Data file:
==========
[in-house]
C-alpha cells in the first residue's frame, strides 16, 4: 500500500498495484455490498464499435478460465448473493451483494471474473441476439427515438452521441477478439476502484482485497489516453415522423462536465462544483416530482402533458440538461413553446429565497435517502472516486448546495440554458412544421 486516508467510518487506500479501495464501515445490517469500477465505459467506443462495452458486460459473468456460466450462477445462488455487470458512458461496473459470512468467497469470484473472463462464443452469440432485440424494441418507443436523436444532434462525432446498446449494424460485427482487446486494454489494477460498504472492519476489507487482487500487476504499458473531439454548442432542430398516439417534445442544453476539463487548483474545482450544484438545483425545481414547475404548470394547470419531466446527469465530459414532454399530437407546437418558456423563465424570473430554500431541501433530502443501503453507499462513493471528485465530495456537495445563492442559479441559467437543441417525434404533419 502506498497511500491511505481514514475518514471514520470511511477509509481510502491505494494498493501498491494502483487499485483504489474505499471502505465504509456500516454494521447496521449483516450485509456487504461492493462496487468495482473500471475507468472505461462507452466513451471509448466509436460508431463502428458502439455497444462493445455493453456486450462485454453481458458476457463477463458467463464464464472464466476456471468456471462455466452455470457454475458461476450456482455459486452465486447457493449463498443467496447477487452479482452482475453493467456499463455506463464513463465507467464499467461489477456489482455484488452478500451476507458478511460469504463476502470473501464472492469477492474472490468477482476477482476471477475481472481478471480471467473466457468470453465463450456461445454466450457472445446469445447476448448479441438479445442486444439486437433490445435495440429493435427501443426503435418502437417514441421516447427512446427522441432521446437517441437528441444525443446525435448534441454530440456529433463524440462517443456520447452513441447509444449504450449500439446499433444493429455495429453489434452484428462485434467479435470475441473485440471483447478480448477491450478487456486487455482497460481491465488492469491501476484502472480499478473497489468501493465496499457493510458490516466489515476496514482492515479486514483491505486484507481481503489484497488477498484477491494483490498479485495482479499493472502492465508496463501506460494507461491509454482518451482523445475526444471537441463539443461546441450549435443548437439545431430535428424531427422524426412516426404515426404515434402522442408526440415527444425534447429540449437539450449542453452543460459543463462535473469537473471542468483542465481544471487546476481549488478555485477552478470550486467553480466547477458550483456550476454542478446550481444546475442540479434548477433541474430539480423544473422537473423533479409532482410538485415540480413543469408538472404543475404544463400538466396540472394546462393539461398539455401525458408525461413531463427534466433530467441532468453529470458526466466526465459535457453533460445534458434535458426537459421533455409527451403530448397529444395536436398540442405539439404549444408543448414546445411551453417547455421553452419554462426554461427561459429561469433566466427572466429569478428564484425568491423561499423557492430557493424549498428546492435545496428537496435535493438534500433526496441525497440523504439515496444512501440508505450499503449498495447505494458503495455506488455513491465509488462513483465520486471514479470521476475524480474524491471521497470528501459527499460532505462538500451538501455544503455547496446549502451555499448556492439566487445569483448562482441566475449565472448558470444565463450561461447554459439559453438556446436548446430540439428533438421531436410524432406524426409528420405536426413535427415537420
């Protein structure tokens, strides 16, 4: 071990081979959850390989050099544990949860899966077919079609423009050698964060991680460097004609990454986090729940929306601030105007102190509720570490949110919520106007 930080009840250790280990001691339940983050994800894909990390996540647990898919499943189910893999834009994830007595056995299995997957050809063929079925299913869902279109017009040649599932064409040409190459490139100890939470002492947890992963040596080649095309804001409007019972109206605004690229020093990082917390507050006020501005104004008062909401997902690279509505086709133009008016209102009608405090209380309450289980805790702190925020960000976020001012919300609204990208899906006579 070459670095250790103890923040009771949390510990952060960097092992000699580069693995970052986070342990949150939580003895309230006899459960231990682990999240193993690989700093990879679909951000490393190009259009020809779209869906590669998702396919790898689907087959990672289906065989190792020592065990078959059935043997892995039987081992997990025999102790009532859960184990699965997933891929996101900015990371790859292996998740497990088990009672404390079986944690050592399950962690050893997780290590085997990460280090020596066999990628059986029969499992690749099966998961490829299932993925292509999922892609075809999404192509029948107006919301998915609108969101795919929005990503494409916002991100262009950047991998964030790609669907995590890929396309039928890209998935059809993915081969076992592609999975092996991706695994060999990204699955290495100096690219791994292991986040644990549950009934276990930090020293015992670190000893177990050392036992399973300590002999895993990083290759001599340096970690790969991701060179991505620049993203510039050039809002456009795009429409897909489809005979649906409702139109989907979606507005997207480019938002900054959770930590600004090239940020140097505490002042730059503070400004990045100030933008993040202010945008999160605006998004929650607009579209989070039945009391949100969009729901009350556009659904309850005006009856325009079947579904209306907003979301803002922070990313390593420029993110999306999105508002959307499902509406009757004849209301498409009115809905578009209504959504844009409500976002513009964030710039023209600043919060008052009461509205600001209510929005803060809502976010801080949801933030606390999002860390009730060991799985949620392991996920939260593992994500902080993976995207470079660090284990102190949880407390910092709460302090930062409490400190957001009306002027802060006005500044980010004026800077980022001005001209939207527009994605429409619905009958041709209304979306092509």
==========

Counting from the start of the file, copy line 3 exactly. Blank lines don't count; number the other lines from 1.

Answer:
């Protein structure tokens, strides 16, 4: 071990081979959850390989050099544990949860899966077919079609423009050698964060991680460097004609990454986090729940929306601030105007102190509720570490949110919520106007 930080009840250790280990001691339940983050994800894909990390996540647990898919499943189910893999834009994830007595056995299995997957050809063929079925299913869902279109017009040649599932064409040409190459490139100890939470002492947890992963040596080649095309804001409007019972109206605004690229020093990082917390507050006020501005104004008062909401997902690279509505086709133009008016209102009608405090209380309450289980805790702190925020960000976020001012919300609204990208899906006579 070459670095250790103890923040009771949390510990952060960097092992000699580069693995970052986070342990949150939580003895309230006899459960231990682990999240193993690989700093990879679909951000490393190009259009020809779209869906590669998702396919790898689907087959990672289906065989190792020592065990078959059935043997892995039987081992997990025999102790009532859960184990699965997933891929996101900015990371790859292996998740497990088990009672404390079986944690050592399950962690050893997780290590085997990460280090020596066999990628059986029969499992690749099966998961490829299932993925292509999922892609075809999404192509029948107006919301998915609108969101795919929005990503494409916002991100262009950047991998964030790609669907995590890929396309039928890209998935059809993915081969076992592609999975092996991706695994060999990204699955290495100096690219791994292991986040644990549950009934276990930090020293015992670190000893177990050392036992399973300590002999895993990083290759001599340096970690790969991701060179991505620049993203510039050039809002456009795009429409897909489809005979649906409702139109989907979606507005997207480019938002900054959770930590600004090239940020140097505490002042730059503070400004990045100030933008993040202010945008999160605006998004929650607009579209989070039945009391949100969009729901009350556009659904309850005006009856325009079947579904209306907003979301803002922070990313390593420029993110999306999105508002959307499902509406009757004849209301498409009115809905578009209504959504844009409500976002513009964030710039023209600043919060008052009461509205600001209510929005803060809502976010801080949801933030606390999002860390009730060991799985949620392991996920939260593992994500902080993976995207470079660090284990102190949880407390910092709460302090930062409490400190957001009306002027802060006005500044980010004026800077980022001005001209939207527009994605429409619905009958041709209304979306092509």